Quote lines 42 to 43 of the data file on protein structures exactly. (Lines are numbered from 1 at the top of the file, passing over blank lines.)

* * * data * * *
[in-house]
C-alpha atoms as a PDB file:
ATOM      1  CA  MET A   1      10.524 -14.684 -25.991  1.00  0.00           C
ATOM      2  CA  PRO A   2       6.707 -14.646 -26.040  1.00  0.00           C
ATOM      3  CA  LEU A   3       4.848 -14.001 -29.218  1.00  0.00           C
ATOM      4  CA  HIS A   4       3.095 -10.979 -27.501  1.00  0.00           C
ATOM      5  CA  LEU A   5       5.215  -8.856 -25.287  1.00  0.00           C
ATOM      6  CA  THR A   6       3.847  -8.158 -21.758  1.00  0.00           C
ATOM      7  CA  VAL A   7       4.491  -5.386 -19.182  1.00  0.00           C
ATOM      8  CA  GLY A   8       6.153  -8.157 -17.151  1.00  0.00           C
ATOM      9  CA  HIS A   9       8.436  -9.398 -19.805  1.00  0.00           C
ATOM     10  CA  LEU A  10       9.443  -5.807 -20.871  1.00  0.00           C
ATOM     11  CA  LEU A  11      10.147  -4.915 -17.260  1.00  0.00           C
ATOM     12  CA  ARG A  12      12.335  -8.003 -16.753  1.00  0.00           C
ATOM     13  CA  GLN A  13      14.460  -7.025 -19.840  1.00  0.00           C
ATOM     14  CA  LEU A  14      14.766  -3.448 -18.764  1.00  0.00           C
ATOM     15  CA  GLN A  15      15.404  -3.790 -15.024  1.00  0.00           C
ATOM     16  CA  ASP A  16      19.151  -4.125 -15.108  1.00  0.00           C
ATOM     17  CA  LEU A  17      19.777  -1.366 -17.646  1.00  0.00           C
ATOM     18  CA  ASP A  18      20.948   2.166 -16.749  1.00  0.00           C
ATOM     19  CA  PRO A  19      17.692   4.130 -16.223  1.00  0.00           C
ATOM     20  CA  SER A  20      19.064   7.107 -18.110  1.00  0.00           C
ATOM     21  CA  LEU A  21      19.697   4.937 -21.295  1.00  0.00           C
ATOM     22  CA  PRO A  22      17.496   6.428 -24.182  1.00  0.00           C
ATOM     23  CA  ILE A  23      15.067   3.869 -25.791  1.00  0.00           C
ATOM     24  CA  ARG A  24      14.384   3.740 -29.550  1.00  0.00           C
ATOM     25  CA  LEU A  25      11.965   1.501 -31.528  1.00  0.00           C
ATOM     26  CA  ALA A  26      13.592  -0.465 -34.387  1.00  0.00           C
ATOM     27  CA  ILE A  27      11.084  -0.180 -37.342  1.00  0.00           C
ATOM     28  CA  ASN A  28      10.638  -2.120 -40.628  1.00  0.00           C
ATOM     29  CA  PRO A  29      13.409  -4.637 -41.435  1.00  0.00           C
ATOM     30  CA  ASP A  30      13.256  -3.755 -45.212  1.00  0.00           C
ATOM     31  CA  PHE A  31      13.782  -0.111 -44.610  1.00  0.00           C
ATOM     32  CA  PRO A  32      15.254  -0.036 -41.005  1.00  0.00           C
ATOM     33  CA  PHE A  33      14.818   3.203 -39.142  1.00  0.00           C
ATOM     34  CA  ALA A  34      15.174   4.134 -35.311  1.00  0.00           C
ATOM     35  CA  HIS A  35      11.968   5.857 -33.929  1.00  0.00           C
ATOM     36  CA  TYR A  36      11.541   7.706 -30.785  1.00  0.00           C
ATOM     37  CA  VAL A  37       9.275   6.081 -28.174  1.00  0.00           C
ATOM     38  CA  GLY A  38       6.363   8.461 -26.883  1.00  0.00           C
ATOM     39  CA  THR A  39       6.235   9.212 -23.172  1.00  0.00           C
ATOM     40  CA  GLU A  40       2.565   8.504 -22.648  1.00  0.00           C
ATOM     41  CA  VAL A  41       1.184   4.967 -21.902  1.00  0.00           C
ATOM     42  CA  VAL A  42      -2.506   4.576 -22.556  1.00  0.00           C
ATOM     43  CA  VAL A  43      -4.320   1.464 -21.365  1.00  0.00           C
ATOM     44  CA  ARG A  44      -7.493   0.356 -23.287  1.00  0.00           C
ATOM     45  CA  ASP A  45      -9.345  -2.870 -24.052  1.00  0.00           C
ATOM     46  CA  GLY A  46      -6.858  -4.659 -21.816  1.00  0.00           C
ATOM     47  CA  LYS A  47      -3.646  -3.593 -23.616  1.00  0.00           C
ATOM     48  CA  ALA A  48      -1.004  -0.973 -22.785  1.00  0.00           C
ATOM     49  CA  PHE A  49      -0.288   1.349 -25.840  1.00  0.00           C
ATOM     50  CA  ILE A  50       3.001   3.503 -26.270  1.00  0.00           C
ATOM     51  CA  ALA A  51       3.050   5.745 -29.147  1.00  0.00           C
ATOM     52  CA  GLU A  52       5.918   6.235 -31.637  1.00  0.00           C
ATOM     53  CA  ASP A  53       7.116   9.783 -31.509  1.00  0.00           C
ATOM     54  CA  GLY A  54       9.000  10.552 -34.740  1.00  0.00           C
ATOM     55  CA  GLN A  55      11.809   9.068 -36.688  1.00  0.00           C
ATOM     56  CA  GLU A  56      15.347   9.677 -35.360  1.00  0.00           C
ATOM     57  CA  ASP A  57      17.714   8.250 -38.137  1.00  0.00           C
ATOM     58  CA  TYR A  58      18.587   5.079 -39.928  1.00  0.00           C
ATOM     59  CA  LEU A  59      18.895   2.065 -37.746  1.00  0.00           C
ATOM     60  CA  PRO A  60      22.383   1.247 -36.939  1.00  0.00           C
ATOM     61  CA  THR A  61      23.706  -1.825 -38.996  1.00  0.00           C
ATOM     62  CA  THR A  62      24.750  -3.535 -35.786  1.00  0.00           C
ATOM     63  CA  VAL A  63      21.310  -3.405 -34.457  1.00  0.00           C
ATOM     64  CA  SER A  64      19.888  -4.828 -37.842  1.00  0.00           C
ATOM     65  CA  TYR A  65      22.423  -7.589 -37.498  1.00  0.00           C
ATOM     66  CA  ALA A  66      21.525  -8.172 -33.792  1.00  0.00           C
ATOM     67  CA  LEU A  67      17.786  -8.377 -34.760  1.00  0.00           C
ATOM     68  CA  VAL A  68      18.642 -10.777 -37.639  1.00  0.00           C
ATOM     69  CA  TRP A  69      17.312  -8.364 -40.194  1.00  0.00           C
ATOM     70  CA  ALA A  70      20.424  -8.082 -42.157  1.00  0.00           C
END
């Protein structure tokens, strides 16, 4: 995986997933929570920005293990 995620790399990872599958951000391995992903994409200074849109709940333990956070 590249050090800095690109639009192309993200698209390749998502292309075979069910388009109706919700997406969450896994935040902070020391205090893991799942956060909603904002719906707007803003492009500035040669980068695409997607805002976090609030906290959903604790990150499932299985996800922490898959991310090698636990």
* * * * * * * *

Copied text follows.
ATOM     40  CA  GLU A  40       2.565   8.504 -22.648  1.00  0.00           C
ATOM     41  CA  VAL A  41       1.184   4.967 -21.902  1.00  0.00           C